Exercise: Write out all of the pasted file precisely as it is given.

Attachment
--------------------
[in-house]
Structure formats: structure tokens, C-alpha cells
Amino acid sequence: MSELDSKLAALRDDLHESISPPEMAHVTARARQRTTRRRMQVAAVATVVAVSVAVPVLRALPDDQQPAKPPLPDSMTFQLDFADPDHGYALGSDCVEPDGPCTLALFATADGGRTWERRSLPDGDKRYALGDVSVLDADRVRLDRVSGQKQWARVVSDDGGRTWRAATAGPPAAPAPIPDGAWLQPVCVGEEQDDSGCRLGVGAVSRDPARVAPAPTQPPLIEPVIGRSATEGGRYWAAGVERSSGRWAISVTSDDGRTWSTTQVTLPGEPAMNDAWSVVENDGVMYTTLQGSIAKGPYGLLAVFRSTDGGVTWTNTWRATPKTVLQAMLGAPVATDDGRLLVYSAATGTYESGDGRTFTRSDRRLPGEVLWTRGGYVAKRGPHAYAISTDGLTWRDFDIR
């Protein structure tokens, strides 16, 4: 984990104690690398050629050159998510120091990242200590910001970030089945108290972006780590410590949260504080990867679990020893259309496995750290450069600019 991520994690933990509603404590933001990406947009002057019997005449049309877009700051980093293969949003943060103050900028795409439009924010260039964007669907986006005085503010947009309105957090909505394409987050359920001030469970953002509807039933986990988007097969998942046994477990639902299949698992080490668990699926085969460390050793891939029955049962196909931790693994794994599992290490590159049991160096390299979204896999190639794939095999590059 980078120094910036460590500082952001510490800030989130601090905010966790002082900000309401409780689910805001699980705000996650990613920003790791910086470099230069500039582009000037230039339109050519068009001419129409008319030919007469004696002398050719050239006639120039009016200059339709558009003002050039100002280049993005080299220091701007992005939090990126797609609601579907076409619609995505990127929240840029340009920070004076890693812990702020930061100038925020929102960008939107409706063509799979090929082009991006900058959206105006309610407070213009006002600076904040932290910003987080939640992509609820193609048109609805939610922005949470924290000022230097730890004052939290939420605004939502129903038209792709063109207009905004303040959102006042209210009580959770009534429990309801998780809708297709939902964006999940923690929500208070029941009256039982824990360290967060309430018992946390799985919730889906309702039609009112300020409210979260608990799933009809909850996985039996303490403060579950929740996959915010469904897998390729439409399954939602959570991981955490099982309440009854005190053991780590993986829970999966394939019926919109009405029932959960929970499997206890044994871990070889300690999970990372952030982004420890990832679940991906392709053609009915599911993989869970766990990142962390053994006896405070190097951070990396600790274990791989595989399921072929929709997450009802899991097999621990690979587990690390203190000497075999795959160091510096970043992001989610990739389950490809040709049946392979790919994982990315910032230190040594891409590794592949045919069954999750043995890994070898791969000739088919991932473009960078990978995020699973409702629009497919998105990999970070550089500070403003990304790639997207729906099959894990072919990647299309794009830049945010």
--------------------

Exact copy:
[in-house]
Structure formats: structure tokens, C-alpha cells
Amino acid sequence: MSELDSKLAALRDDLHESISPPEMAHVTARARQRTTRRRMQVAAVATVVAVSVAVPVLRALPDDQQPAKPPLPDSMTFQLDFADPDHGYALGSDCVEPDGPCTLALFATADGGRTWERRSLPDGDKRYALGDVSVLDADRVRLDRVSGQKQWARVVSDDGGRTWRAATAGPPAAPAPIPDGAWLQPVCVGEEQDDSGCRLGVGAVSRDPARVAPAPTQPPLIEPVIGRSATEGGRYWAAGVERSSGRWAISVTSDDGRTWSTTQVTLPGEPAMNDAWSVVENDGVMYTTLQGSIAKGPYGLLAVFRSTDGGVTWTNTWRATPKTVLQAMLGAPVATDDGRLLVYSAATGTYESGDGRTFTRSDRRLPGEVLWTRGGYVAKRGPHAYAISTDGLTWRDFDIR
């Protein structure tokens, strides 16, 4: 984990104690690398050629050159998510120091990242200590910001970030089945108290972006780590410590949260504080990867679990020893259309496995750290450069600019 991520994690933990509603404590933001990406947009002057019997005449049309877009700051980093293969949003943060103050900028795409439009924010260039964007669907986006005085503010947009309105957090909505394409987050359920001030469970953002509807039933986990988007097969998942046994477990639902299949698992080490668990699926085969460390050793891939029955049962196909931790693994794994599992290490590159049991160096390299979204896999190639794939095999590059 980078120094910036460590500082952001510490800030989130601090905010966790002082900000309401409780689910805001699980705000996650990613920003790791910086470099230069500039582009000037230039339109050519068009001419129409008319030919007469004696002398050719050239006639120039009016200059339709558009003002050039100002280049993005080299220091701007992005939090990126797609609601579907076409619609995505990127929240840029340009920070004076890693812990702020930061100038925020929102960008939107409706063509799979090929082009991006900058959206105006309610407070213009006002600076904040932290910003987080939640992509609820193609048109609805939610922005949470924290000022230097730890004052939290939420605004939502129903038209792709063109207009905004303040959102006042209210009580959770009534429990309801998780809708297709939902964006999940923690929500208070029941009256039982824990360290967060309430018992946390799985919730889906309702039609009112300020409210979260608990799933009809909850996985039996303490403060579950929740996959915010469904897998390729439409399954939602959570991981955490099982309440009854005190053991780590993986829970999966394939019926919109009405029932959960929970499997206890044994871990070889300690999970990372952030982004420890990832679940991906392709053609009915599911993989869970766990990142962390053994006896405070190097951070990396600790274990791989595989399921072929929709997450009802899991097999621990690979587990690390203190000497075999795959160091510096970043992001989610990739389950490809040709049946392979790919994982990315910032230190040594891409590794592949045919069954999750043995890994070898791969000739088919991932473009960078990978995020699973409702629009497919998105990999970070550089500070403003990304790639997207729906099959894990072919990647299309794009830049945010």